"I do not see why. You wanted me to marry Caroline Burrell and let her support me out of the money old Burrell worked for. Denas loves me, and the money she gives me is given with love. Old Burrell never saw me, and if he had I am quite sure he would have hated me and despised me as a fortune-hunter. Denas is a noble little darling. She has never inferred, either by word or look, that she sang for my living. It took you to do that, Elizabeth. Besides, I help Denas to make money. I arrange her business and I play her accompaniments, and, as I said, I love her and she loves me. Why, I have done without cigars to buy medicines for her; and if that isn't a proof of my devotion, I do not know how to give one! I can tell you that Mademoiselle Denasia is a great favourite with everyone."
"Mademoiselle Denasia!" cried Elizabeth with the utmost scorn. "Mademoiselle! and Denasia! However, she might well change her name."
"She did not change her name. She was baptised Denasia."
"Robert went to hear her sing. He says it was in a fourth-rate place, and I can tell you he was burning with indignation to see his brother-in-law playing a piano there."
"Then he ought to let his anger burn to some purpose. Signor Maria says that if Denasia had proper masters and was sent to Italy for two or three years she could sing in grand opera. Mind, Maria says that; not I. Suppose you get Robert to send Denas to Italy."
"I will do nothing at all for Denas. And I think, Roland, that you ought to do something for yourself. I hate to think of my own brother taking his living from that fisherman's daughter. It is a shame! Father brought you up like a gentleman, sent you to college, gave you an opportunity——"
"If father had given me a profession of any kind, if he had put me in the army or the navy, I should be to blame. If he had bought me a kit of carpenters' tools and had me taught how to use them, I should be no man at all if I looked to a woman for a living. But he did not. He sent me to college, gave me expensive tastes, and then got me a desk in a bank, where the only prospect before me was to add figures for the rest of my life for two pounds a week. Naturally I looked around for something more to my liking. I found Denasia. I loved her. She loved me. I could play, she could sing, and we made twenty-five pounds a week. That is the true state of the case."
"And do you intend to spend your life playing accompaniments to fishing-songs?"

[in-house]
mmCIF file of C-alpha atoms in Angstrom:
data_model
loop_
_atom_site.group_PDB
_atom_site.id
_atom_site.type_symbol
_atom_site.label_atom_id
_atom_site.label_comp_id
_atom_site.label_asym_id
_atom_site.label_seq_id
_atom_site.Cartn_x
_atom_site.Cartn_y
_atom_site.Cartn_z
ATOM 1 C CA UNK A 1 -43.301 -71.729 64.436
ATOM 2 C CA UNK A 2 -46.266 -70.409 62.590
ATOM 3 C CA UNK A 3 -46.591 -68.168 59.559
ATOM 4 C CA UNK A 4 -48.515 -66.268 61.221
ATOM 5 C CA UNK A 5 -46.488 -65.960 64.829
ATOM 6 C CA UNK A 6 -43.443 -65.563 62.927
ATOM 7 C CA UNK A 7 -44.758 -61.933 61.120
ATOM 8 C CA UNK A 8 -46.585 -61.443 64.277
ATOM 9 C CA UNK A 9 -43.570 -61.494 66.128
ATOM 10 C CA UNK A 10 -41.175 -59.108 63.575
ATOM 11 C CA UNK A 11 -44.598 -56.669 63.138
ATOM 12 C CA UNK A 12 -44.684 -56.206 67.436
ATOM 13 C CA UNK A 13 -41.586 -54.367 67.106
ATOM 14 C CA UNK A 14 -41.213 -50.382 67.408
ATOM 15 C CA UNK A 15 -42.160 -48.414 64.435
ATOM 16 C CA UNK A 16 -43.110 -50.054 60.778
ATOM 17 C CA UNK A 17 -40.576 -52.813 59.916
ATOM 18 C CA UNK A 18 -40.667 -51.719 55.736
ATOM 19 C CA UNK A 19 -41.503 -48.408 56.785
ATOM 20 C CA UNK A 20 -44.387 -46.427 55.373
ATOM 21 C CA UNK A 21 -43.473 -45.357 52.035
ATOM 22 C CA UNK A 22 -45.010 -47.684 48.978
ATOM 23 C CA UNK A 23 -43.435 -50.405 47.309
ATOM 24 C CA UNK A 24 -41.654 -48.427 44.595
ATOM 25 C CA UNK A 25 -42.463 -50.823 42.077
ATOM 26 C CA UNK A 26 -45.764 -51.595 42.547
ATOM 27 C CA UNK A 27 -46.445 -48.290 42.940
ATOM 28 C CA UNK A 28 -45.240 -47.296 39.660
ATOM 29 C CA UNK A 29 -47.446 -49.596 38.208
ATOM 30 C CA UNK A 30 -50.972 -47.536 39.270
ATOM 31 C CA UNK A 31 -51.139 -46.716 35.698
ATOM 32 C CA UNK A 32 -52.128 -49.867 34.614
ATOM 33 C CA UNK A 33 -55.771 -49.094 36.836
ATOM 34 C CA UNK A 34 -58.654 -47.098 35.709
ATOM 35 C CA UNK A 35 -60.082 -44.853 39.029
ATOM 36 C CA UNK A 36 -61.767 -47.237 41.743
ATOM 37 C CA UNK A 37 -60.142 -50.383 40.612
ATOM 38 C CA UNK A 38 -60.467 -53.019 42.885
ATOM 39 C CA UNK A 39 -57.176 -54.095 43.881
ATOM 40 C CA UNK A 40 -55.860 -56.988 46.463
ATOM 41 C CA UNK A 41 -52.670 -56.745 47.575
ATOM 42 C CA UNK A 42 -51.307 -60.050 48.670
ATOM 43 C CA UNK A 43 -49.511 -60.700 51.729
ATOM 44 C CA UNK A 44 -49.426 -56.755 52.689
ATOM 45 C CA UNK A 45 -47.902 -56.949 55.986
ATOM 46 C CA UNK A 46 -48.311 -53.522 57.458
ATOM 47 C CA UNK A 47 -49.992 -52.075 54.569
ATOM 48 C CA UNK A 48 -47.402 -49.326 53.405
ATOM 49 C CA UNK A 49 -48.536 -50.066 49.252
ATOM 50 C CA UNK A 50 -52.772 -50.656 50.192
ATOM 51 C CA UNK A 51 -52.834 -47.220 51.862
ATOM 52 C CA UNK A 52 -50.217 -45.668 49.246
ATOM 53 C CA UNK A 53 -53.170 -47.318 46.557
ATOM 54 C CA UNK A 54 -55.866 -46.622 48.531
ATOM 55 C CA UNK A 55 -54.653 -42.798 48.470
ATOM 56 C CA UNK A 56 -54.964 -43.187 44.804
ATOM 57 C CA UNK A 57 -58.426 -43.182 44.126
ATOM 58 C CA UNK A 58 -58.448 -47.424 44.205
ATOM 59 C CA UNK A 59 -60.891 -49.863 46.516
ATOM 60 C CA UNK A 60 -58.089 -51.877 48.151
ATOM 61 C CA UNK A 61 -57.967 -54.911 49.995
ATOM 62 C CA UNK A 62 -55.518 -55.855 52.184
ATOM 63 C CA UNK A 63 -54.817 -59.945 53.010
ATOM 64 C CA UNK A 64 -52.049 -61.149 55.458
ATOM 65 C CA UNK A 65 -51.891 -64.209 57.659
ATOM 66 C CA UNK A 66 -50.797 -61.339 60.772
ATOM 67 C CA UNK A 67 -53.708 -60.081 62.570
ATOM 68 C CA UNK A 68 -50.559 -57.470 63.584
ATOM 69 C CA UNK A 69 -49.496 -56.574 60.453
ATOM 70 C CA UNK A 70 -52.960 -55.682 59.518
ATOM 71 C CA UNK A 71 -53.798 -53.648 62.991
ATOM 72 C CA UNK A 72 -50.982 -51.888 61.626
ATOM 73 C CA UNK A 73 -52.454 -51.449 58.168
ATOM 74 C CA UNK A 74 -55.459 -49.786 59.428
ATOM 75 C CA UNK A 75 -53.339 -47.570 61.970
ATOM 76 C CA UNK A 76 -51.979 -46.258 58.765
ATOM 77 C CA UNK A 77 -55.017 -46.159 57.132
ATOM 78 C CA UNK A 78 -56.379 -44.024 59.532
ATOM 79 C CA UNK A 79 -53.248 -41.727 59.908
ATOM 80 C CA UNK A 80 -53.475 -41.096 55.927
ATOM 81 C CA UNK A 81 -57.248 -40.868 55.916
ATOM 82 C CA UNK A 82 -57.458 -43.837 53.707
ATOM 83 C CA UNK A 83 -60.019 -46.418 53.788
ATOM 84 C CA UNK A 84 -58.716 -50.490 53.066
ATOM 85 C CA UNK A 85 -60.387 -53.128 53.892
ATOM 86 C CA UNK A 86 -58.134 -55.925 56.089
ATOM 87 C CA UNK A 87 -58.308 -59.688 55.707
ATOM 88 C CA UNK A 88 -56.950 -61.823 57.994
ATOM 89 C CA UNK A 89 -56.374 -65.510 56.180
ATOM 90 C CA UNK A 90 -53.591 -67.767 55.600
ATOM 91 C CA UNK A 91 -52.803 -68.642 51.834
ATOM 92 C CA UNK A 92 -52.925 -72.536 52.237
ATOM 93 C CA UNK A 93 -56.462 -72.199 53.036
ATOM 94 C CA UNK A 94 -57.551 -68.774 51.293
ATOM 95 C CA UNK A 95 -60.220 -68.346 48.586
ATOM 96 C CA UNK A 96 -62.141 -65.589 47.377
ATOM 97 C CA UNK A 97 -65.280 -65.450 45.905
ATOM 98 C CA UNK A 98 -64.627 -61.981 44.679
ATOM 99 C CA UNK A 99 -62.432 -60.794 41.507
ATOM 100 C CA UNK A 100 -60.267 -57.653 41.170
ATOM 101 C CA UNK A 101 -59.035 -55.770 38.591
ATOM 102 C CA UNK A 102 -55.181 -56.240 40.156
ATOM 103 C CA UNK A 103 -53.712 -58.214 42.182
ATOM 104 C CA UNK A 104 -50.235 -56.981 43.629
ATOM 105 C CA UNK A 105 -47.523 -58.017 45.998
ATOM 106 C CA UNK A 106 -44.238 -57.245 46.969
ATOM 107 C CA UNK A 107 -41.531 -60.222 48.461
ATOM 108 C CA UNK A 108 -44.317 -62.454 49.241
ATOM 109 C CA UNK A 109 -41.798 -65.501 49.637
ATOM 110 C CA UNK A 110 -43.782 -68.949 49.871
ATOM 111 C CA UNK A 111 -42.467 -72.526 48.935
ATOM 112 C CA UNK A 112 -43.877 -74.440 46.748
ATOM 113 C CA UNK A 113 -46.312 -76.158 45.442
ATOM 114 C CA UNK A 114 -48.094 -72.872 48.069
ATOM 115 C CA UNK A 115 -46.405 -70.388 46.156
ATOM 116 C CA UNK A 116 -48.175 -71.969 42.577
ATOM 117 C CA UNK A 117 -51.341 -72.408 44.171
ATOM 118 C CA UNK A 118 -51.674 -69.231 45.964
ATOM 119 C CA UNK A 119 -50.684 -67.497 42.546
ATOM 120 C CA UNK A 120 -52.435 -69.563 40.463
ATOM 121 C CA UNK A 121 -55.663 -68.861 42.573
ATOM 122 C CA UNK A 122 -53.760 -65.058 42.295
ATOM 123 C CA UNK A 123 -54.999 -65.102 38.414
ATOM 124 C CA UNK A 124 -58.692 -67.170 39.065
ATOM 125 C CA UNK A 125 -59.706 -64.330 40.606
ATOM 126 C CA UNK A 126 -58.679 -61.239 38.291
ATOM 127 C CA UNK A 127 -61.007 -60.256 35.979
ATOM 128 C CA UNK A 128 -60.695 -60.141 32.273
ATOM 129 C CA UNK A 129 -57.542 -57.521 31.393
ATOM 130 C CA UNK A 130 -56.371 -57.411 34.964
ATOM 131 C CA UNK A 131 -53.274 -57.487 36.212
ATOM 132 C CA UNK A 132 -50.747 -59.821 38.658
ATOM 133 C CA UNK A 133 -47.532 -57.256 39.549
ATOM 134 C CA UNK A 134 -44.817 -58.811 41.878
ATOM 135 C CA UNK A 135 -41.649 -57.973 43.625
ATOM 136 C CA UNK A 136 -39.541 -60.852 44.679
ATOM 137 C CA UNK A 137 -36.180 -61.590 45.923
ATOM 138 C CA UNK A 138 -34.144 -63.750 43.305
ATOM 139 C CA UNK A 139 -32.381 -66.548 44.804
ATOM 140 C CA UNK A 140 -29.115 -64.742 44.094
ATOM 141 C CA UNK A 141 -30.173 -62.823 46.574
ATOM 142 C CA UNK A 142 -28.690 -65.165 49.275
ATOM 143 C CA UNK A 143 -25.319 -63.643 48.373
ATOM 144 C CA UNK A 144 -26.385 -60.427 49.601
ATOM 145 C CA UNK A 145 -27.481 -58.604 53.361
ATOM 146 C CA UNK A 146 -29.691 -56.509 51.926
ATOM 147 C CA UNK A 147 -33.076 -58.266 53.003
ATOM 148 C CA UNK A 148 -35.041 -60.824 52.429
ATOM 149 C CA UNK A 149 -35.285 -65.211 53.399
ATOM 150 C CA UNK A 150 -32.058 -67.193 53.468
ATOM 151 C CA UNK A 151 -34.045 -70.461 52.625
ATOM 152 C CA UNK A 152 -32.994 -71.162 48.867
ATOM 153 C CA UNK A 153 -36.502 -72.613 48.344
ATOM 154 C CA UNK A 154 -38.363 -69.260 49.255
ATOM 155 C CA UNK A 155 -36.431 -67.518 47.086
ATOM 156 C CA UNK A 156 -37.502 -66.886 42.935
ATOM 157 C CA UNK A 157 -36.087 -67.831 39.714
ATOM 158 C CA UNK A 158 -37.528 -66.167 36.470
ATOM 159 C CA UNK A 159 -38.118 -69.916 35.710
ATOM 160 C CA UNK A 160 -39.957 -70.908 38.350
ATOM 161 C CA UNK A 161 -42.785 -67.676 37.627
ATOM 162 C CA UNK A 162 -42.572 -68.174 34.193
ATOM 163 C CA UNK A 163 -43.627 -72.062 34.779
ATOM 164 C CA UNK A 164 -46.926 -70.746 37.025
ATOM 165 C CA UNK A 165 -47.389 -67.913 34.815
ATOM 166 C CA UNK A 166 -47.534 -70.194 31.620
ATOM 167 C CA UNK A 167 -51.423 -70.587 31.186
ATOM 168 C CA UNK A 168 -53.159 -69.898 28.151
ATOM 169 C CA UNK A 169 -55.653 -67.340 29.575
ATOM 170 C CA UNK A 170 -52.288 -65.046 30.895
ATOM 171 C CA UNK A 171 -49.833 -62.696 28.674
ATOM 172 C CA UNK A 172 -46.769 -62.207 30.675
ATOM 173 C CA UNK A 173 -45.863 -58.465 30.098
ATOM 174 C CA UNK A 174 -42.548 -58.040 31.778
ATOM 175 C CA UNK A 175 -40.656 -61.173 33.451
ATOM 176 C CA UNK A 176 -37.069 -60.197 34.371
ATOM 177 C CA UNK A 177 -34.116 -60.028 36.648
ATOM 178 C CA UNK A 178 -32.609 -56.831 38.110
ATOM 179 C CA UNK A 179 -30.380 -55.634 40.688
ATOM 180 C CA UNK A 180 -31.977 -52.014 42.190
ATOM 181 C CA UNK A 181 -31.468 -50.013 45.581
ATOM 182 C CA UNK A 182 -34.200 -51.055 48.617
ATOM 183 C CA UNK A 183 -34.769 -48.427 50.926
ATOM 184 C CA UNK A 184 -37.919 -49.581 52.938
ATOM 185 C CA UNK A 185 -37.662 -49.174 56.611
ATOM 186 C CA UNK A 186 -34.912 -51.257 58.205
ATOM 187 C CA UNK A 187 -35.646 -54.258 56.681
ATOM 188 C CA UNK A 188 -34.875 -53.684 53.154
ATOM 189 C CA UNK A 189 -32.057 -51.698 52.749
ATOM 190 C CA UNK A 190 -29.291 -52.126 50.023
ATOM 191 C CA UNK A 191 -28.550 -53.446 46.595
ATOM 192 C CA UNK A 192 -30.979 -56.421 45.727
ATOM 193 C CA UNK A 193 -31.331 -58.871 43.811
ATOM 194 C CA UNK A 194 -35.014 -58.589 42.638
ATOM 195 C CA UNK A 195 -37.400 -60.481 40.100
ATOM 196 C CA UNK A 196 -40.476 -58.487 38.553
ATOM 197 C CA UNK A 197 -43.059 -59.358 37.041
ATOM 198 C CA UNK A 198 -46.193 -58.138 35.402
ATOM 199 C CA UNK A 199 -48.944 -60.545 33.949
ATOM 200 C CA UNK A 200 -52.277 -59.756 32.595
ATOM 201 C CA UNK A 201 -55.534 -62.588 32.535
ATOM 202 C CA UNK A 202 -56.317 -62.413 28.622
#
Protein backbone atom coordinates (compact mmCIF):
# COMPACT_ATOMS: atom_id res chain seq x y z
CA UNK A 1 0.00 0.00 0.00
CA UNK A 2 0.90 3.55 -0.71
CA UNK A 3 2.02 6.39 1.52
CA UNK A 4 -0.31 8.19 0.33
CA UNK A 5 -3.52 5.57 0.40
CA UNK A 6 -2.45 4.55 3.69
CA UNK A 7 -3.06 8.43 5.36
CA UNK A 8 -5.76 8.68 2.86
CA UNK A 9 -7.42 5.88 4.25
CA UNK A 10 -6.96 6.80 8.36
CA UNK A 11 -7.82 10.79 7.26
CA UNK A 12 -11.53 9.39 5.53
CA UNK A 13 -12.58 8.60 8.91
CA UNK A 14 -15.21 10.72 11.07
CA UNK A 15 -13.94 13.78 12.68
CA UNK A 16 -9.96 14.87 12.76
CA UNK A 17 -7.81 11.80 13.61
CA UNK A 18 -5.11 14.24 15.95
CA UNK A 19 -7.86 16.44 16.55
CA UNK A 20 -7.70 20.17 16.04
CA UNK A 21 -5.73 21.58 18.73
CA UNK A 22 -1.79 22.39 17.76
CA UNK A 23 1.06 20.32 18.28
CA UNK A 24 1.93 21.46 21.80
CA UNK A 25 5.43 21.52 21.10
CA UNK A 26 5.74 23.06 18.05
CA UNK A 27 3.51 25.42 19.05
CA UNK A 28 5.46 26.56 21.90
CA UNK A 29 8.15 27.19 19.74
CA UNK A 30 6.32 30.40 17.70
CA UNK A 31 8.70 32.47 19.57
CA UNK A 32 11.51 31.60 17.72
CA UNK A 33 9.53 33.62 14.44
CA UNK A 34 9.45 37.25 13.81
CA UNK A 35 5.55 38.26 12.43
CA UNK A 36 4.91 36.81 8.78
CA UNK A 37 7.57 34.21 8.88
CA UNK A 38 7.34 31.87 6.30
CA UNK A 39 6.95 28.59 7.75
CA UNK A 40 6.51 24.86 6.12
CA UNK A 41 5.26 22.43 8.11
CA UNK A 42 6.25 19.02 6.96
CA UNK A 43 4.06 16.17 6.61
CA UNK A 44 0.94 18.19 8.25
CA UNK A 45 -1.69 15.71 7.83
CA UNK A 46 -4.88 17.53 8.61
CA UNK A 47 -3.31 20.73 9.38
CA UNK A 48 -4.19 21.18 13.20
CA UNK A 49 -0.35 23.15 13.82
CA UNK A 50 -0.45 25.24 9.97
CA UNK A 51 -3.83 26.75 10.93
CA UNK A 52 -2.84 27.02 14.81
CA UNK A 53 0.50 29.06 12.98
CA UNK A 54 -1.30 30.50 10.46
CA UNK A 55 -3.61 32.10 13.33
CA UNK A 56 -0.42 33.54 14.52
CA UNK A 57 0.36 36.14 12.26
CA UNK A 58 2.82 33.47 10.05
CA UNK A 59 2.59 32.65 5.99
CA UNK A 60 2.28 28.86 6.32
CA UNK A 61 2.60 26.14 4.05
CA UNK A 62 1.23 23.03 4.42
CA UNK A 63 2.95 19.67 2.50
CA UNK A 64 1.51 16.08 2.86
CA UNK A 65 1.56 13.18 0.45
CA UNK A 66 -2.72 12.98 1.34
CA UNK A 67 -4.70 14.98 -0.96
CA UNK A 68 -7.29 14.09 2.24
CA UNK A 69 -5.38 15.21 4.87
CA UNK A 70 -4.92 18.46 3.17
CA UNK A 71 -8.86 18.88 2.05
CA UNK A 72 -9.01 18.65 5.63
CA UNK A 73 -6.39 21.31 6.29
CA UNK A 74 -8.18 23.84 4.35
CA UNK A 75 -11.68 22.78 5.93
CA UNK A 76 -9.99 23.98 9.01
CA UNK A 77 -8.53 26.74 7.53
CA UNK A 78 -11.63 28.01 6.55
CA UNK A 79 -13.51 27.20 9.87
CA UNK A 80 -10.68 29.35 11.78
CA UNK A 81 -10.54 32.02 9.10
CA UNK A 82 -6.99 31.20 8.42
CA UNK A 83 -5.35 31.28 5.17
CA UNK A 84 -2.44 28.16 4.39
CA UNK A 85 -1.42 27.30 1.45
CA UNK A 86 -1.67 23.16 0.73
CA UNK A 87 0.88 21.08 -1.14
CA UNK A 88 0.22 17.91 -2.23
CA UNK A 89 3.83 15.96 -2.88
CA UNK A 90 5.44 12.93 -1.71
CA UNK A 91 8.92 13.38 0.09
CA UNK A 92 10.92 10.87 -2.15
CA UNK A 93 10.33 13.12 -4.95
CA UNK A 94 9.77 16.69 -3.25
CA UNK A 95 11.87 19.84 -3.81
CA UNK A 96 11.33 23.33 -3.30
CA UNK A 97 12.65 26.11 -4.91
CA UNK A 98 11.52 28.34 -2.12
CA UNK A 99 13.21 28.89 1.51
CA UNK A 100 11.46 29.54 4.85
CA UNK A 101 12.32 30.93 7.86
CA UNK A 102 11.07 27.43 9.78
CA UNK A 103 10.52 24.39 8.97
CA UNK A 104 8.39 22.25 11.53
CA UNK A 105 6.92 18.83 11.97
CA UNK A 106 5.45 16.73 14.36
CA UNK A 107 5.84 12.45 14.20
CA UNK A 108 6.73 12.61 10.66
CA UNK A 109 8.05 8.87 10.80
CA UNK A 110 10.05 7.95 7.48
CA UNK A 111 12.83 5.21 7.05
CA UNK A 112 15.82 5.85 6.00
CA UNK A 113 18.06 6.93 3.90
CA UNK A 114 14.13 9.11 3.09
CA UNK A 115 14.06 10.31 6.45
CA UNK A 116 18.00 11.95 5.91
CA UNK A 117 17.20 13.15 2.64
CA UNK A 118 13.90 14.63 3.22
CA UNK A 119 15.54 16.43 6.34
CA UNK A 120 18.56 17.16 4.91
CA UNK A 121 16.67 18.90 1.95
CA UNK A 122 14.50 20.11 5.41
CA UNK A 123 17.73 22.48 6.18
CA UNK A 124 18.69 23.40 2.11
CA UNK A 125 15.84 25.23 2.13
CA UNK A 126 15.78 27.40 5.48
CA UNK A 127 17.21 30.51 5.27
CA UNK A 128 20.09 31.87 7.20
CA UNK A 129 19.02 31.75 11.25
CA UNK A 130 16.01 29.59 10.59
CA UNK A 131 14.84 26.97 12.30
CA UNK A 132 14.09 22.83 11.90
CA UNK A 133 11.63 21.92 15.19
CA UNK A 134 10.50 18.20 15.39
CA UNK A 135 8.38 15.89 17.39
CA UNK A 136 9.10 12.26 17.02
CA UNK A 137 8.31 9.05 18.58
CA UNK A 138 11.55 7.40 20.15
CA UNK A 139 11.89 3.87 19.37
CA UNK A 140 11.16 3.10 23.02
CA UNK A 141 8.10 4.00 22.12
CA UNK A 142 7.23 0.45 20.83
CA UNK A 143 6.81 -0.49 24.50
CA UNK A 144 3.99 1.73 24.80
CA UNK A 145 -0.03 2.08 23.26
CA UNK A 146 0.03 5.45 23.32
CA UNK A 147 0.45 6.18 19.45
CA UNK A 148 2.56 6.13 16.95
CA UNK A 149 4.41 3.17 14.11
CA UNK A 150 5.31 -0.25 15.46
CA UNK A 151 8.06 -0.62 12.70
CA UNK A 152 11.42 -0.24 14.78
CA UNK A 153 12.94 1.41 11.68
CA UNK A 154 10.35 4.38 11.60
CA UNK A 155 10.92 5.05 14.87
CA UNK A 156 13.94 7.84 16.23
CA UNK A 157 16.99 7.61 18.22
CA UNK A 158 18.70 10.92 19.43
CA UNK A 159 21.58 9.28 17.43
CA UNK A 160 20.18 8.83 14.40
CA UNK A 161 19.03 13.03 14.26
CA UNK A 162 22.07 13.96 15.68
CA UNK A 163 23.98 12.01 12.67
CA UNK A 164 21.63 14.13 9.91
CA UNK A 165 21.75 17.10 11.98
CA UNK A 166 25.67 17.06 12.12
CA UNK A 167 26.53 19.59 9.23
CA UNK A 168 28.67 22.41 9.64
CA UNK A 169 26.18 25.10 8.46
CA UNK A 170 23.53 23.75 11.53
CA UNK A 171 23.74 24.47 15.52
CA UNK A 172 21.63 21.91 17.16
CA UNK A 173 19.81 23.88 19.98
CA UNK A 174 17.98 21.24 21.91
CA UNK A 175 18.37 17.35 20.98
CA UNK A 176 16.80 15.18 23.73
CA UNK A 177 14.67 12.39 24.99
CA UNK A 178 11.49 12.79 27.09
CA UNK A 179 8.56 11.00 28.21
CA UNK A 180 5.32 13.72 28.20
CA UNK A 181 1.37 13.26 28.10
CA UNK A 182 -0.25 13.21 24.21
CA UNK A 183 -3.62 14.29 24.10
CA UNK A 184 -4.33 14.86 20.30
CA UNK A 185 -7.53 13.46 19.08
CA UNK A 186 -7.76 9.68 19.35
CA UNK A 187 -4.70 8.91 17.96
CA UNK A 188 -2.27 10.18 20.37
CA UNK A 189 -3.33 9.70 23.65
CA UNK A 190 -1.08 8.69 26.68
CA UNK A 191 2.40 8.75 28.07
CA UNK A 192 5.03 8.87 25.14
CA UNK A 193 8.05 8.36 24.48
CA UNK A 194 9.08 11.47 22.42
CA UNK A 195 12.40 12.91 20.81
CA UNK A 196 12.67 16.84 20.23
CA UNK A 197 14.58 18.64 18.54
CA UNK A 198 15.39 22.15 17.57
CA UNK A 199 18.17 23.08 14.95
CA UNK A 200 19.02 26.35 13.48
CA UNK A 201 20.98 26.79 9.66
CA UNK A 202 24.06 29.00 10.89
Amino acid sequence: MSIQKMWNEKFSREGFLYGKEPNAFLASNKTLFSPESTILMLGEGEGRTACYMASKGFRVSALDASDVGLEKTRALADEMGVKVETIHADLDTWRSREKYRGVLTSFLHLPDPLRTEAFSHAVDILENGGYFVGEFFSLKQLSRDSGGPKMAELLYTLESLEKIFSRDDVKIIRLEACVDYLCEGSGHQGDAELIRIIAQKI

"No. I am studying for the stage."
"Roland Tresham! Roland Tresham!"
"I think I have a new conception of the character of Orlando and I flatter myself the Romeo is yet to be played. I shall attempt it next winter. Now, Elizabeth, all the summer is before us. If you will not ask us to Burrell Court, then do in sisterly kindness send us to some quiet sea-side place to study. We could, of course, come to Penelles' cottage——"
"No, you could not. John Penelles would not permit you to enter his door. He says he will never forgive his daughter until she leaves you for ever. I understand him. I cannot fully forgive you while you remain with that woman."
"Who told you John Penelles said such a thing? I do not believe it."
"Priscilla Mohun. He said it to her."
"Ah! He would not say it to Denasia. And it would not be a bad place to study. I should soon be a favourite with the fishers. I know how to get around that class of people, and I am fond of the sea and could spend a month very comfortably there. Cigars make any place comfortable."
"You are talking simple nonsense, Roland. You know it, too. Penelles would not endure your presence five minutes."
"I have done his daughter no harm."
"He believes that you have ruined her immortal soul. You are the devil incarnate to John Penelles. He would not let you put your foot in his cottage. And he is not a man to trifle with. He knocked Jacob Trenager down, and the man goes lame ever since, they say."
"I am not going in his way to be knocked down. It is absolutely necessary, both for Denas and myself, to be near London. If we had the means I would go to Broadstairs or perhaps Hastings."
"Do you want to ask me for money, Roland? If so, be man enough to ask me plainly."
"Yes, I want money, Elizabeth. I want you to give it to me. I have not troubled you for a long time, have I? All my life long I have come to you for money, and you never yet refused me. My dear sister, I remember that you once sold a brooch for me when we were both children." He kissed her and was silent, and Elizabeth's face was wet with tears.